This course will cover the design, prototyping, and evalution of user interfaces for computers, which is often called Human-Computer Interaction (HCI).

HCI covers many topics including:

  • Human capabilities (e.g., visual and auditory perception, memory, mental models, and interface metaphors)
  • Interface technology (e.g., input and output devices, interaction styles, and common interface paradigms)
  • Interface design methods (e.g., user-centered design, prototyping, and design principles and rules)
  • Interface evaluation (e.g., software logging, user observation, benchmarks and experiments).
    This material will be covered through lectures, reading, discussions, homework assignments, and a course project.

Course Objectives

The goal of the course is for students to learn how to design, prototype, and evaluate user interfaces using a variety of methods. In order to achieve this, students should come away with an understanding of:

  • how to study the tasks that a prospective user will need to accomplish with a software system
  • the cognitive and perceptual constraints that affect UI design
  • techniques for evaluating a user interface design
  • the importance of iterative design in producing usable software
  • prototyping, low-fidelity design, and implementation of initial versions of user interfaces,
  • how to work together on a team project and to communicate the results of work, both in oral and written form.


Marti Hearst (hearst@sims)
212 South Hall, 510-642-8016
Office Hours: Tuesdays 10:30-11:30am

Nadine Fiebrich (nadinef@sims)
Office Hours: Wednesdays 10:30am - 12:00pm and by appointment
Anita Wilhelm (awilhelm@sims)

Class Meetings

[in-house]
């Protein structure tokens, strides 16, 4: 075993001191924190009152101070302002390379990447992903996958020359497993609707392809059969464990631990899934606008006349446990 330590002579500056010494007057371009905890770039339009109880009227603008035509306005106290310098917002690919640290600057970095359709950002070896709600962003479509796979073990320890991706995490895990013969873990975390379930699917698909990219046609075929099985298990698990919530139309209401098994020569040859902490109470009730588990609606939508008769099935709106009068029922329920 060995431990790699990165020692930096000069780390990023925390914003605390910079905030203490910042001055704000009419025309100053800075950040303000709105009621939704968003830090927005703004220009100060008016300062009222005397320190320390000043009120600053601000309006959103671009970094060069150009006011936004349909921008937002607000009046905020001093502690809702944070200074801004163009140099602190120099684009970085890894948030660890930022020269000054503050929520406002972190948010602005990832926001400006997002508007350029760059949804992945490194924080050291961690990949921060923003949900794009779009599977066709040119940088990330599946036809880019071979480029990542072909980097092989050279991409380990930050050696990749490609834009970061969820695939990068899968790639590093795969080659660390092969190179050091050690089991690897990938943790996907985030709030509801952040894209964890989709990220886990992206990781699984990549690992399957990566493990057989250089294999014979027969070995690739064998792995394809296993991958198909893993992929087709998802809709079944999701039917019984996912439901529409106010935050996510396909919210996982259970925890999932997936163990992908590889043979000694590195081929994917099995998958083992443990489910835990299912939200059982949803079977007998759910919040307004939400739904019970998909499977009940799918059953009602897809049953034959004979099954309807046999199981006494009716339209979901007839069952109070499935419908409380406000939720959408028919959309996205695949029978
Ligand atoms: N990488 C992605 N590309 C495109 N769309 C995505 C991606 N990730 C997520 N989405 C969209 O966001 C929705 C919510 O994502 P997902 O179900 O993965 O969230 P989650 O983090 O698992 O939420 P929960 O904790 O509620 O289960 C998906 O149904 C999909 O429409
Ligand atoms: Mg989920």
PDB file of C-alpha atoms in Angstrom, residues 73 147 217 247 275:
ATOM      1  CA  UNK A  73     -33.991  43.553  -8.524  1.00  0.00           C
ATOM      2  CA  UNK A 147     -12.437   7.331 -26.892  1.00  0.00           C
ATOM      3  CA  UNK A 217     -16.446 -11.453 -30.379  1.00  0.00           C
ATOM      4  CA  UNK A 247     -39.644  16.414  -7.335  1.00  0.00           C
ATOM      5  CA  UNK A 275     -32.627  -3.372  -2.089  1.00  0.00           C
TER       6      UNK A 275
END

Class meets on Tuesdays and Thursdays from 9:00-10:30am in 202 South Hall. The format of the class will be primarily lecturing, in-class design and critique exercises, and student presentations.


Grades will be determined by a student's performance on a midterm (30%), individual written assignments (20%), and a group project (50%). The project grades will be based on a combination of presentations, write-ups, and the project itself. This year the project milestone assignments will not be graded -- they must be turned in on time however, or the final project grade will be reduced. The class will not be graded on a curve.

Individual homework should be done independently. It is fine to discuss the general techniques and methods required, but you must do your own work in solving the problems and writing up the solutions. After you turn in your individual homework, you may use this information in the group, combined with others homework, to aid in the project redesigns.

Late Policy

There will be no allowance for late group presentations or assignments. We have a schedule to keep and the rest of the class is depending on you to get your work done on time.

We will accept late individual homework assignments, but the grades will be reduced. The homework is due at the start of class.

Readings and Books

A course reader is available at CopyCentral (2560 Bancroft, 510-848-8649) for $35.51.

In addition, the following books are required. It is suggested you purchase these through the IMSA student association links as shown below.

  Usability Engineering  by Jakob Nielsen
  GUI Bloopers  by Jeff Johnson
  The Design of Everyday Things  by Donald Norman
  The Inmates Are Running the Asylum  by Alan Cooper